Forced to sail mostly on guesswork after a technical glitch, Britain's INEOS Team UK broke the magical 50-knot barrier in beating Italy's Luna Rossa by 33 seconds on Saturday in the final round-robin race of the America's Cup challenger series at Auckland, New Zealand.
In doing so Team UK, which had been a lame duck due to equipment and systems issues in pre-Christmas racing, retained its unbeaten record after five races in the Prada Cup challenger series to qualify automatically for the final.
On Saturday the British yacht Britannia came from behind to lead by one second at the final mark and held on to win a race that contained nine lead changes and was the best of the regatta so far, gripping to the last gybe.
When the boats came together on opposing gybes near the bottom of the last leg -- Team UK on port and Luna Rossa with the right of way on starboard -- Britannia slid just across the bow of Luna Rossa; only meters separated the yachts. The Italian team immediately protested, but the umpires dismissed the protest and Britannia went on to a narrow win.
"What an amazing race," Team UK skipper Ben Ainslie said. "I think It's one of the most amazing races I've ever been involved in. That last cross at the finish was really, really close but I think it was just OK. Sometimes races come down to that, a matter of meters and that's the kind of racing we want to see."
Luna Rossa helmsman Francesco Bruni said his team accepted the umpire's decision.
"I think you have to just digest the decision. I think it was pretty close and from the boat it always feels a lot closer, probably it is," he said.
"We will review the video. The umpire has software that shows the boat. It's their decision in the end, there's nothing you can do."
Team UK now moves directly to the Prada Cup challenger final from Feb. 13. Luna Rossa will race the United States team American Magic in the semifinal, starting next weekend. American Magic is currently making repairs to its race yacht Patriot, which was severely damaged in a capsize a week ago.
The British team had a major problem in the lead-up to Saturday's race with the Cunningham, the hydraulic downhaul system which controls the shape of the sail. Its setting changes upwind and downwind and as the wind shifts but after a malfunction before Saturday's race, Team UK was forced to guess the right settings and rely on snap judgement during the race.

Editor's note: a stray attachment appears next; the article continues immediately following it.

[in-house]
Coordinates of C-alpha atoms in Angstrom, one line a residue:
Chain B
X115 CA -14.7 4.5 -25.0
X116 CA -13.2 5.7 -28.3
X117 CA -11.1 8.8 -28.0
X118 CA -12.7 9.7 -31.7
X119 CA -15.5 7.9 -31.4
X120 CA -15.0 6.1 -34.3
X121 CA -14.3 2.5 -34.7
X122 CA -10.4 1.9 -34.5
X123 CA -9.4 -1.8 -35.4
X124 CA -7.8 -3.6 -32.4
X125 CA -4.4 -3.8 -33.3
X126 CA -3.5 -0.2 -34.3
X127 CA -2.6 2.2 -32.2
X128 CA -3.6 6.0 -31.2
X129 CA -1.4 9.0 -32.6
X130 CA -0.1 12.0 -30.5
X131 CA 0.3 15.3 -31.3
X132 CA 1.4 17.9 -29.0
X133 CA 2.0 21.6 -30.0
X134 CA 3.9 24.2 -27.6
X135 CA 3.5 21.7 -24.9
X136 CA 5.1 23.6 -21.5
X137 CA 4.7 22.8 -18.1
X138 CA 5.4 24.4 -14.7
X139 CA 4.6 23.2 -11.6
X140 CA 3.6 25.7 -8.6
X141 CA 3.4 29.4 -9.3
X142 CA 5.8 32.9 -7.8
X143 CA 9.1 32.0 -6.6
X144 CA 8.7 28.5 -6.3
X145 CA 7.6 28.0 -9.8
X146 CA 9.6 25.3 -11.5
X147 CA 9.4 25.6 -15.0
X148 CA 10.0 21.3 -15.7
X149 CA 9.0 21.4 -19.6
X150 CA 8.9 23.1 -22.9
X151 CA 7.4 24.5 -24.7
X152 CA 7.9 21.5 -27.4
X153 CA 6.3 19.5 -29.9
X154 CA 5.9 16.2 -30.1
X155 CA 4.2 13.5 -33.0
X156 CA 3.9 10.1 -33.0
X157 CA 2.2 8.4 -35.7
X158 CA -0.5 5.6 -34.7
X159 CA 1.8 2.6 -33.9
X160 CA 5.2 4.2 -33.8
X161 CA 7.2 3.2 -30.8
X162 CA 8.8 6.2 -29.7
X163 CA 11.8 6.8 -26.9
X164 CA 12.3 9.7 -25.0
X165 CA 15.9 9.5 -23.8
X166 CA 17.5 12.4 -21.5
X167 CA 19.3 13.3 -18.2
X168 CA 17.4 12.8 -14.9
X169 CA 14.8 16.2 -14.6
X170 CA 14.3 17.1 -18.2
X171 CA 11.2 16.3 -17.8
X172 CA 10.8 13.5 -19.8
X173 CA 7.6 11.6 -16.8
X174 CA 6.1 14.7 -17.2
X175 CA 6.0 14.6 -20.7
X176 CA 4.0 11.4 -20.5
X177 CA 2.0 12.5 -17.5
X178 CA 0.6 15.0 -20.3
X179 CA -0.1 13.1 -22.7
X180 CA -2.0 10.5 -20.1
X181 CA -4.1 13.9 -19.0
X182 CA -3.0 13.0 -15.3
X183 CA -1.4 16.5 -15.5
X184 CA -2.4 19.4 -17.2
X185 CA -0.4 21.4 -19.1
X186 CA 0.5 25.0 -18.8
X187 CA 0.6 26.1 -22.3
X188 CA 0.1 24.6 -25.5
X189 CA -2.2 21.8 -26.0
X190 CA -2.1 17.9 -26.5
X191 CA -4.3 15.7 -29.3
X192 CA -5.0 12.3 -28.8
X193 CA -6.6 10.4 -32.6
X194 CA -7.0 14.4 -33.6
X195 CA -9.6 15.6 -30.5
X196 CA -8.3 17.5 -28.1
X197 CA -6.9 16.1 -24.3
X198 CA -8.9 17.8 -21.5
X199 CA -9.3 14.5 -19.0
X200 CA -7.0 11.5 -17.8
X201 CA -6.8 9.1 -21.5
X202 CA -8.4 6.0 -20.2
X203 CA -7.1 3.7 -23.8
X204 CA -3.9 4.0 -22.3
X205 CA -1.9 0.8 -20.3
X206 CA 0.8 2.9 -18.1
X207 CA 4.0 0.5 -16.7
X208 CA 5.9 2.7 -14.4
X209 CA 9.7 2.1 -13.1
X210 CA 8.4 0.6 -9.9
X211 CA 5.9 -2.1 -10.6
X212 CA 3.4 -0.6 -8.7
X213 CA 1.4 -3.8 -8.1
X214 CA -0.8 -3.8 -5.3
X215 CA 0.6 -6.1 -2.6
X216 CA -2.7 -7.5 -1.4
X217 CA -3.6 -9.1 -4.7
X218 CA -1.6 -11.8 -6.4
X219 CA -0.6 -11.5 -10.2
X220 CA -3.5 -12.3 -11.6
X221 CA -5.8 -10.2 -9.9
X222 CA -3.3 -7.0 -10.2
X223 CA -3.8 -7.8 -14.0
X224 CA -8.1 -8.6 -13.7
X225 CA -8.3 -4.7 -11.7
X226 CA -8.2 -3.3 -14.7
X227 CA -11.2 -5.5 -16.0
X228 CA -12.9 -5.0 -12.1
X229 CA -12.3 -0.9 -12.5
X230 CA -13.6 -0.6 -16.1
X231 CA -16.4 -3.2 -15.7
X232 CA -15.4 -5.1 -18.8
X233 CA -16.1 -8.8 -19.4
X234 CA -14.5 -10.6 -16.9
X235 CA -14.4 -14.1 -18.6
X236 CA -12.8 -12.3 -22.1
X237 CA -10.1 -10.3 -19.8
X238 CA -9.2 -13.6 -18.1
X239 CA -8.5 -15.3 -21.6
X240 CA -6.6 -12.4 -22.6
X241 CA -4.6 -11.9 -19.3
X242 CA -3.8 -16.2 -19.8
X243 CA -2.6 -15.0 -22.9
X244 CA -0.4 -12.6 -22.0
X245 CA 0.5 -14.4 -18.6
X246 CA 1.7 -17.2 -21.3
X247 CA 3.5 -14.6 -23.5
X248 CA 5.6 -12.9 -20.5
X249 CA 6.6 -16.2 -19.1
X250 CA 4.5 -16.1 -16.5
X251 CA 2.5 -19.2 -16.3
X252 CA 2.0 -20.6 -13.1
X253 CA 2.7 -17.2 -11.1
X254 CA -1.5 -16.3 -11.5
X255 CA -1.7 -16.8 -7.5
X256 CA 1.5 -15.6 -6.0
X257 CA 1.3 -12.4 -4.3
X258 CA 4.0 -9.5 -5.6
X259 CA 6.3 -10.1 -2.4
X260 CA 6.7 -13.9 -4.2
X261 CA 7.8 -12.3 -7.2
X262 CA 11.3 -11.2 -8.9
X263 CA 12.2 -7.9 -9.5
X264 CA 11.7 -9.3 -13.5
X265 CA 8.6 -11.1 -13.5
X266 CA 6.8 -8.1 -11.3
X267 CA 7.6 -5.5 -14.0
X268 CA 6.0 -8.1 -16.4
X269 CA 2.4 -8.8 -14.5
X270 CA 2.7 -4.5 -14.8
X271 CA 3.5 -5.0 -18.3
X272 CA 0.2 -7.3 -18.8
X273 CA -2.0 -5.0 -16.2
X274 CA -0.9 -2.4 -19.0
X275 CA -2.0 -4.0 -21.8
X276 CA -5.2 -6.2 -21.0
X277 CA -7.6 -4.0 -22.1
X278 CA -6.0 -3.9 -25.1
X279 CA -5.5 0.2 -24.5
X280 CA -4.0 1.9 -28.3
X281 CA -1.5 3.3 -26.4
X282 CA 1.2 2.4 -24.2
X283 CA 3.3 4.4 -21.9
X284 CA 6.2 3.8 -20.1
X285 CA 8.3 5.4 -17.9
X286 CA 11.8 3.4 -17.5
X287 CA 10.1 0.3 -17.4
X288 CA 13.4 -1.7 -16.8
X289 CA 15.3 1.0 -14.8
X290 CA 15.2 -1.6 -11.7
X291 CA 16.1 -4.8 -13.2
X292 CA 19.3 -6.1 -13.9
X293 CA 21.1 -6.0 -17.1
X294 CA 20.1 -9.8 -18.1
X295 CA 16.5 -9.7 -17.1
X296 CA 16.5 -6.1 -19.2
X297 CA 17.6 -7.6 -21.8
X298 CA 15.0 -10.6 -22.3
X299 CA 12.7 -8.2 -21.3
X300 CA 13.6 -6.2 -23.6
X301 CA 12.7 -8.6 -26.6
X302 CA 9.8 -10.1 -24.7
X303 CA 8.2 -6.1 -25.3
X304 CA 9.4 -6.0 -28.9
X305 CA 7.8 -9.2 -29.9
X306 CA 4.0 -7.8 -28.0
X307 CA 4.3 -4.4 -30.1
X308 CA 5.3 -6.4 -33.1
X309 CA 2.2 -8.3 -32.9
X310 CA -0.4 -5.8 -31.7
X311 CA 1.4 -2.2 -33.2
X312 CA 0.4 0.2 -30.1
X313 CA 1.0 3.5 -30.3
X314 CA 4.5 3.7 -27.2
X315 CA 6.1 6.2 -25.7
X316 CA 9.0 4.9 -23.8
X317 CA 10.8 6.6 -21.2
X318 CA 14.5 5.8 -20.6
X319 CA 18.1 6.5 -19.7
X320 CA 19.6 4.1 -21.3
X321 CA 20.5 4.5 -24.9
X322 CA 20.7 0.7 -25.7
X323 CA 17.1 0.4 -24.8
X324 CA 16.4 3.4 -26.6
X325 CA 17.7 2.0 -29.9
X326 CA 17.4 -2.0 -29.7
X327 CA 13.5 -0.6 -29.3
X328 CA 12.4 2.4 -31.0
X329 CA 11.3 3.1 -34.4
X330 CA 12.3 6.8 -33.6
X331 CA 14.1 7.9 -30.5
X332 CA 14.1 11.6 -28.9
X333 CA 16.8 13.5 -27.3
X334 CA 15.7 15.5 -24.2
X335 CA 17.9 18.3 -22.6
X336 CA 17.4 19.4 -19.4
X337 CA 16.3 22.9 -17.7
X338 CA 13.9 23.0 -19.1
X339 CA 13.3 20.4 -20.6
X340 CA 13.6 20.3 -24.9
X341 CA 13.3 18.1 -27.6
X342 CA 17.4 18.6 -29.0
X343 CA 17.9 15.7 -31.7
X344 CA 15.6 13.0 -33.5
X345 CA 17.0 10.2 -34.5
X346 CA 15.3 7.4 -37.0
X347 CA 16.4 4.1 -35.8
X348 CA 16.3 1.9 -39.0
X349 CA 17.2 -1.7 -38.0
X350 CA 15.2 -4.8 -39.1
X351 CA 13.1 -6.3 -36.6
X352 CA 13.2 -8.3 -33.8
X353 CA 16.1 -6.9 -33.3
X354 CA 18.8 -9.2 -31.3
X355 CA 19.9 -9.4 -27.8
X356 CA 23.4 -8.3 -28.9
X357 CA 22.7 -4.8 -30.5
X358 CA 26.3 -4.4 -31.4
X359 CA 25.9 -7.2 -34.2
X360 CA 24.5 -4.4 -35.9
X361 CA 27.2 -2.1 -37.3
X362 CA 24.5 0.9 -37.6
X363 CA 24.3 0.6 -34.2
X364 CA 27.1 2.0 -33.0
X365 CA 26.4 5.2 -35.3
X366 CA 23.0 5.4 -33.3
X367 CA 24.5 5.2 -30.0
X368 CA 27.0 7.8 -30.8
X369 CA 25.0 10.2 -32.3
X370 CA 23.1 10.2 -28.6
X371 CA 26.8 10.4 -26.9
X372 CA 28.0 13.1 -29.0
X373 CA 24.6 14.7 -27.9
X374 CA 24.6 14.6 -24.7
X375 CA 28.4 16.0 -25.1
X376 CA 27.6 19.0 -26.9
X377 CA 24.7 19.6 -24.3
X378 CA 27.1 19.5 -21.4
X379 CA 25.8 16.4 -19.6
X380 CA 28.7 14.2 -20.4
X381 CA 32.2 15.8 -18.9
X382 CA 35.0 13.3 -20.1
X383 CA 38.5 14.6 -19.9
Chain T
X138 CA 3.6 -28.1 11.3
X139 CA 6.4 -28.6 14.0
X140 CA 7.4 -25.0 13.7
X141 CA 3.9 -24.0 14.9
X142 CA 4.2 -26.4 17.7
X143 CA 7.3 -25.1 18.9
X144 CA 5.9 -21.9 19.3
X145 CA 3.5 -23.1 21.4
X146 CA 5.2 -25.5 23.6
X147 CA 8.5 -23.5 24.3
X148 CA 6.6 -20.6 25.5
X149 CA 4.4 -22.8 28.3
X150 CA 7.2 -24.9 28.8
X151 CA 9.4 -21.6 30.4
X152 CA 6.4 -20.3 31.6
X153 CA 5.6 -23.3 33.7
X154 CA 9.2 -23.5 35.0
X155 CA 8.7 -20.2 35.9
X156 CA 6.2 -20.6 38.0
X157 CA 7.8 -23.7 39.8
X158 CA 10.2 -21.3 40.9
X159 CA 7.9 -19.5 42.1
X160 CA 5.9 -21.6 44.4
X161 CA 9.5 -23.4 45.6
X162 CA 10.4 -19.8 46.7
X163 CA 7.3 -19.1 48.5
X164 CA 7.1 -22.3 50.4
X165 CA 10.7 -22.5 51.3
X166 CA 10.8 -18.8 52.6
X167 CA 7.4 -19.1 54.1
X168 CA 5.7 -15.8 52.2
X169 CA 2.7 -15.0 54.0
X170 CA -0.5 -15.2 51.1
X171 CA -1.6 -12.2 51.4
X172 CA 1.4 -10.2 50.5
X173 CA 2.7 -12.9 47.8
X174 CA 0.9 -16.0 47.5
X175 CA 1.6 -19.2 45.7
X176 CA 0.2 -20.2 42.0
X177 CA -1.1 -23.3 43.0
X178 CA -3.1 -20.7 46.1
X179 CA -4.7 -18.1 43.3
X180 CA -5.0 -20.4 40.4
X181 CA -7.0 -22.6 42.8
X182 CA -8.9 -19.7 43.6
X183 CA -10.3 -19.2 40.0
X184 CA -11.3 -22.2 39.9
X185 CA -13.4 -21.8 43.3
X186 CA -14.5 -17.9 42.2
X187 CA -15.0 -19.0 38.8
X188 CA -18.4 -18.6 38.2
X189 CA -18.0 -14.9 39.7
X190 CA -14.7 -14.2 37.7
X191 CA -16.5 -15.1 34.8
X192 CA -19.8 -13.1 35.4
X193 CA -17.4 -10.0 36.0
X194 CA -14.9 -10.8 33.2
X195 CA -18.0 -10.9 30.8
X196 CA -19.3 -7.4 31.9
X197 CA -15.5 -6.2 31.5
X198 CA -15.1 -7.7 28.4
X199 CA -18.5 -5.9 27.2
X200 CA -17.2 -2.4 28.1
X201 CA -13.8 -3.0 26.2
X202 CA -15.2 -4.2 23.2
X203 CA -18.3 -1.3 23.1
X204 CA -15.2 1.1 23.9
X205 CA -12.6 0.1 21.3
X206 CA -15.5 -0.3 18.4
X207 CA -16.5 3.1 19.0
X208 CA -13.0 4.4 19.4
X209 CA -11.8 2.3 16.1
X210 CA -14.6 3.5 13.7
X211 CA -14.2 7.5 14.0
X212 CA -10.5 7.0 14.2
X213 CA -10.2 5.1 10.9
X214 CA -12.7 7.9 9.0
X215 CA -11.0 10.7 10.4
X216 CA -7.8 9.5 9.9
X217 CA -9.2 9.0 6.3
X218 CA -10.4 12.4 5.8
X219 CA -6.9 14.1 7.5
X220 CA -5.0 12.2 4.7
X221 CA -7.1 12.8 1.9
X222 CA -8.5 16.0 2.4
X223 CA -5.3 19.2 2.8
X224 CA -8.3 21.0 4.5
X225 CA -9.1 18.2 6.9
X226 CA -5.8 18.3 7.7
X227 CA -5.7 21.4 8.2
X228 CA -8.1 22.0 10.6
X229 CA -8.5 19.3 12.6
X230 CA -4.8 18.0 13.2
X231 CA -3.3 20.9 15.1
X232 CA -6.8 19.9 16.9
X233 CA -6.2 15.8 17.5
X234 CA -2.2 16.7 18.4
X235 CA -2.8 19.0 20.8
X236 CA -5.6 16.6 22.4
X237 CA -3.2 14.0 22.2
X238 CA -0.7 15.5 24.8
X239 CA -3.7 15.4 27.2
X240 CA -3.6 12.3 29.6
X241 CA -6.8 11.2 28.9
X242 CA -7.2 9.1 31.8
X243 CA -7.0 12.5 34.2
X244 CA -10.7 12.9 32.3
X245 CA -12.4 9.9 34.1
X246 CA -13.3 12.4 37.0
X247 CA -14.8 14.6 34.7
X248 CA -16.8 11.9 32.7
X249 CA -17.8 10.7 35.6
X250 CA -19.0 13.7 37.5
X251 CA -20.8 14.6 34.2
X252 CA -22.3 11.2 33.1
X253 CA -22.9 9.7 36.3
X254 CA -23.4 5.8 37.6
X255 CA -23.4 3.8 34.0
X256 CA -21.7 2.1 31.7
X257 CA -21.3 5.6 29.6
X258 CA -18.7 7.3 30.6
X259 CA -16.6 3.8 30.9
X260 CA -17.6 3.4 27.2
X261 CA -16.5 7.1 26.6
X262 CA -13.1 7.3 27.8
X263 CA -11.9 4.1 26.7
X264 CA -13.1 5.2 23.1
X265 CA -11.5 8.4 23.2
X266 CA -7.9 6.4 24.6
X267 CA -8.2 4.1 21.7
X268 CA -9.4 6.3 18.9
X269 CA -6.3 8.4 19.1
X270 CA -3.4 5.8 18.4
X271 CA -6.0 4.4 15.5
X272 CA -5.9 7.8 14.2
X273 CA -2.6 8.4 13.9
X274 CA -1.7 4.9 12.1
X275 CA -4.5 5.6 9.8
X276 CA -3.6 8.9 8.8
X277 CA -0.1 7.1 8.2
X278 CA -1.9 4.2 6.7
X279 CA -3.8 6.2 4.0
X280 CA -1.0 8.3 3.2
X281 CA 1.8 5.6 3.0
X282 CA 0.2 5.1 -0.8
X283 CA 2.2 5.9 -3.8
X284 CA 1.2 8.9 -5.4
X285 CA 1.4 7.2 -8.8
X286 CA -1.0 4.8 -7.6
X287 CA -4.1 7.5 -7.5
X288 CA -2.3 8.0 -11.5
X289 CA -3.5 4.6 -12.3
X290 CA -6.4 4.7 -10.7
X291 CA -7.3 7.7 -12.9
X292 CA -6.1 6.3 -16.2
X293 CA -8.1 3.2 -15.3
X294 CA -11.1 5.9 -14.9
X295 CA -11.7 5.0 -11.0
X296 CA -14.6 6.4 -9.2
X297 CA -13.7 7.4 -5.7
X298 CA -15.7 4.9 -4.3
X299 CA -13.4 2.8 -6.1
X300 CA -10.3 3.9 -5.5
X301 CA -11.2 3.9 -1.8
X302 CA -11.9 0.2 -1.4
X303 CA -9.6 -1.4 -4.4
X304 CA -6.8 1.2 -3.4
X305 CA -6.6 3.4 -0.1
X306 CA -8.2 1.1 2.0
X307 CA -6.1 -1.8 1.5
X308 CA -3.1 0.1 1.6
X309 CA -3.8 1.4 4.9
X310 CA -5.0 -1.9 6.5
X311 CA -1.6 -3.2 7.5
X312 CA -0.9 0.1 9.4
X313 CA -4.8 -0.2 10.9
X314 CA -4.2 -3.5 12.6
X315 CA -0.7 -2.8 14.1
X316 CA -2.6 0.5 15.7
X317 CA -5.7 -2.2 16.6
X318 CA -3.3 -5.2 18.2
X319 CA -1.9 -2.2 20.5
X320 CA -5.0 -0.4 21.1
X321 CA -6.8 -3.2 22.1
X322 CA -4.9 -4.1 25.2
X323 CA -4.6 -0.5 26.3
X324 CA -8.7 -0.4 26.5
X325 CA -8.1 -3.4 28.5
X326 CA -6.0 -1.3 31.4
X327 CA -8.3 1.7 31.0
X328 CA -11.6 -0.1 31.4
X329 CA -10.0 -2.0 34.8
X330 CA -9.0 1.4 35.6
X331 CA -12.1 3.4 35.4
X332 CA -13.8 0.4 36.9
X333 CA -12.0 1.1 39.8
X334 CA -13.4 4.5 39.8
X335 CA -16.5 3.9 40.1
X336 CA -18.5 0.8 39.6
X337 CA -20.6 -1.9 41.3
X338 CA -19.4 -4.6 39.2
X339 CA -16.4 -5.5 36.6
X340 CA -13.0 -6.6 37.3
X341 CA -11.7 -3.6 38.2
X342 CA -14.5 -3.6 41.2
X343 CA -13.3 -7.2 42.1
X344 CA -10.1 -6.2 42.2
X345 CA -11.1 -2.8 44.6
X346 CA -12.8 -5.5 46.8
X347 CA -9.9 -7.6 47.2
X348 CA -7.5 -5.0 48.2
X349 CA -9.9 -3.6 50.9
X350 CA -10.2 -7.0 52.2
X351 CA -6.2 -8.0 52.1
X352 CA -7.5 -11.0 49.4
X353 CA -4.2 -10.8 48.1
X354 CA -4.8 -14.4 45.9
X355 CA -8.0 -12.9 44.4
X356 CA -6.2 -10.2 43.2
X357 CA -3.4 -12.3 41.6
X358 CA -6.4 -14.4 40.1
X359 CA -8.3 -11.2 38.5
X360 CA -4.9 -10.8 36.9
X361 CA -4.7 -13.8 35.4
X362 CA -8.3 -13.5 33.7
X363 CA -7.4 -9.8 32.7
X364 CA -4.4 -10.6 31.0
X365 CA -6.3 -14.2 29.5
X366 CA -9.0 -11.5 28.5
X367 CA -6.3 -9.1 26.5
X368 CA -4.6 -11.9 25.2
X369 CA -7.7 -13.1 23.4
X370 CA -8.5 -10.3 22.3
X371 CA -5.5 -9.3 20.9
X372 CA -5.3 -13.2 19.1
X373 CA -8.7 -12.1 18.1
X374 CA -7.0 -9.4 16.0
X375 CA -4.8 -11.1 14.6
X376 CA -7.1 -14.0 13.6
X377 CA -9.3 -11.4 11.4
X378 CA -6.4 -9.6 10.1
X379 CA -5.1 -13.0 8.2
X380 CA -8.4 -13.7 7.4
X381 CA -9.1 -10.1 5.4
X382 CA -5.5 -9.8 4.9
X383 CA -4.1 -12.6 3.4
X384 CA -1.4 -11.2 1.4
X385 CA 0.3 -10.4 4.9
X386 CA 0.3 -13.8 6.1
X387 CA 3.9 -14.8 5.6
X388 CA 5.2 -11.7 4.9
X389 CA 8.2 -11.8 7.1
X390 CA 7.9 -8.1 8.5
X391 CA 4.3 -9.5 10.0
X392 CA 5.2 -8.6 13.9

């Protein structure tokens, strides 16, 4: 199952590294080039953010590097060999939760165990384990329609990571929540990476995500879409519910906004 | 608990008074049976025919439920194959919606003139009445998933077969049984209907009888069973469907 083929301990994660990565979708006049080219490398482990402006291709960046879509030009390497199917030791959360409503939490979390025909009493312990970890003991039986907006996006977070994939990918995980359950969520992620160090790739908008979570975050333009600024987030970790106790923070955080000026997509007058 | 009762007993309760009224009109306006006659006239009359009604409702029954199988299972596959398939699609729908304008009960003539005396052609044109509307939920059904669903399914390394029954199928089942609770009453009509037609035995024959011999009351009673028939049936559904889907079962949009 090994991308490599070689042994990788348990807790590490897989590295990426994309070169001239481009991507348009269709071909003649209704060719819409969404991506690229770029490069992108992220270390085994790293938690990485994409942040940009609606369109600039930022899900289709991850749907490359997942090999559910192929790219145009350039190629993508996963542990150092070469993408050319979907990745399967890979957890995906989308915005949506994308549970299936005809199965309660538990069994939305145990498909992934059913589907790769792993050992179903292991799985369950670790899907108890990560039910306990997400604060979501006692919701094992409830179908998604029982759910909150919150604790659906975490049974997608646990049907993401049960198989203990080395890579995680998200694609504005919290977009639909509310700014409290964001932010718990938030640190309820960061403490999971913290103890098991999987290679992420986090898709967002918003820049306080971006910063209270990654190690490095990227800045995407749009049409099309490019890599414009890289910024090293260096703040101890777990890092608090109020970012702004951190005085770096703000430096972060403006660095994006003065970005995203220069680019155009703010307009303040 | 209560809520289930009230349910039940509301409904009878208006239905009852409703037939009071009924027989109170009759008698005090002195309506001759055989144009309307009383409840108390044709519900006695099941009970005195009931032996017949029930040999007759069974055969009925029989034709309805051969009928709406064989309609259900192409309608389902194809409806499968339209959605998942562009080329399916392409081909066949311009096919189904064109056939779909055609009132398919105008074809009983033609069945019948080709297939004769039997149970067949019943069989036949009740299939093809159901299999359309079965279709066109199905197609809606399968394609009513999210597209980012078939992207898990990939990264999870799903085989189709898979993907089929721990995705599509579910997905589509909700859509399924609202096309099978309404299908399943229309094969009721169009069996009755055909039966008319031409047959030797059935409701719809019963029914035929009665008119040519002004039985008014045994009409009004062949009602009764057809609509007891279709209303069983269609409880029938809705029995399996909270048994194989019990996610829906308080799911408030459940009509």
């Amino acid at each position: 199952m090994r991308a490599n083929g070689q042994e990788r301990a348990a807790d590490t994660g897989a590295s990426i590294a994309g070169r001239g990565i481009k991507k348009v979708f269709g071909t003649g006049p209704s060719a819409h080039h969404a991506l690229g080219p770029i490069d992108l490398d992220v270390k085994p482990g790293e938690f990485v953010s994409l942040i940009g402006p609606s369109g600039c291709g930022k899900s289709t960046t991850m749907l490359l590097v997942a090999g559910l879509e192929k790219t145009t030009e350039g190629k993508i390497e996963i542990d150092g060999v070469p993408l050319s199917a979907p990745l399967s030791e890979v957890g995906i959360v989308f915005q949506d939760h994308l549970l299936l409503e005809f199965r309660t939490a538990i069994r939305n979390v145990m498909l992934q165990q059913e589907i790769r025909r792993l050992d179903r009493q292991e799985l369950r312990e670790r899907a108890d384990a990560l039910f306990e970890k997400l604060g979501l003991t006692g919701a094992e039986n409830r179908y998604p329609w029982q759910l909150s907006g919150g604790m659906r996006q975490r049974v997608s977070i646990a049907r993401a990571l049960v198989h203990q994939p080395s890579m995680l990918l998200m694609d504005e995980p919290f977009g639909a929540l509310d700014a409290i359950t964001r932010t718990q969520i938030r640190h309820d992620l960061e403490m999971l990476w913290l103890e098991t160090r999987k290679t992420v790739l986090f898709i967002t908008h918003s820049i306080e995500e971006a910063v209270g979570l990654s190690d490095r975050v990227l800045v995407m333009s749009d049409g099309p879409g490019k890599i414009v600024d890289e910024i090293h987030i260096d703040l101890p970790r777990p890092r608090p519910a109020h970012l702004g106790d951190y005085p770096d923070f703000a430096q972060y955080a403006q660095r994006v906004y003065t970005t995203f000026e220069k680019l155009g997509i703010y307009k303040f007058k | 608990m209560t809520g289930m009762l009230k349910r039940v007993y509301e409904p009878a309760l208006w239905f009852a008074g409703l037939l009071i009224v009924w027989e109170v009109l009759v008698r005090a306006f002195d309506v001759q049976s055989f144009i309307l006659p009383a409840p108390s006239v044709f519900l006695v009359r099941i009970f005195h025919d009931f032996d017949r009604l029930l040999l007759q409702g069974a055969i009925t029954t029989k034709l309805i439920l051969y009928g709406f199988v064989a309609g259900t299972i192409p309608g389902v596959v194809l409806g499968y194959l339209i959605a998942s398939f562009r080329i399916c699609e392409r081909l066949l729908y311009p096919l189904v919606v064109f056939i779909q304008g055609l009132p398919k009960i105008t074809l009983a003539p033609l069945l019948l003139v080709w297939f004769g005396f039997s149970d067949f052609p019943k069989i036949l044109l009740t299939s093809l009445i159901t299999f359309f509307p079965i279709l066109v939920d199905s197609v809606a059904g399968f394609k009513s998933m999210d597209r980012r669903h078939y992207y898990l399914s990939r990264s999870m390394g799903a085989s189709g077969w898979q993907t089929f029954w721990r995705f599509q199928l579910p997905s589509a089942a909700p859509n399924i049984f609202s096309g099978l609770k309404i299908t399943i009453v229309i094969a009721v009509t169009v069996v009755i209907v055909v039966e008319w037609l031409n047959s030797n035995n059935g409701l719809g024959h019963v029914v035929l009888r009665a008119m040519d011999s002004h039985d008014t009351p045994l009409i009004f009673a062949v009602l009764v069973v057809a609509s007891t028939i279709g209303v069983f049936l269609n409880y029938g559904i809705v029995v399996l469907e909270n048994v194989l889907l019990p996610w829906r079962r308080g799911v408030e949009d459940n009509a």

"We had a problem with our Cunningham ram so we had to lock it off," Ainslee said. "We had to guess before the start really which wind we thought we were going to have and where we should lock the Cunningham at.
"It was a real sailor's race today and I think both teams did a great job. Given the turmoil in our pre-start preparation I think the boys did a great job to keep things calm, as calm as we could."
As they rushed to make repairs before the race the British team was able to take advantage of a new rule that allows both teams one chance to call for a 15-minute postponement to the start. The race start had already been delayed on several occasions as the wind shifted from southwest to west, forcing the race committee to adjust the orientation of the course.
Britannia and Luna Rossa were side by side across the start line with the British yacht to windward. Ainslie pushed the Italian yacht to the left-hand boundary before tacking away.
When the boats first crossed, Luna Rossa was just in front of Team UK but the British boat was slightly faster. It approached the top mark just inside Luna Rossa and rounded two seconds in front.
Luna Rossa showed its speed advantage downwind and reached the second mark nine seconds ahead. It extended on the second upwind leg and led by 19 seconds at the top mark.
Team UK made some gains on the fourth leg of the leg of the six-leg race, cutting Luna Rossa's lead to 10 seconds. It continued that improvement on the penultimate leg, finding speed on the left of the course as the wind continued to shift.
The British yacht turned the final mark just one second ahead of Luna Rossa, choosing the right marker while the Italians chose the left. That allowed Luna Rossa to spend longer on the favored gybe but the British boat held its advantage. It gybed back to the left and then, almost laying mark came back on port and just squeezed across Luna Rossa's bow.
Team UK and Luna Rossa were due to race again Sunday, but the British team's win on Saturday made the second race unnecessary. The teams could still race by mutual consent.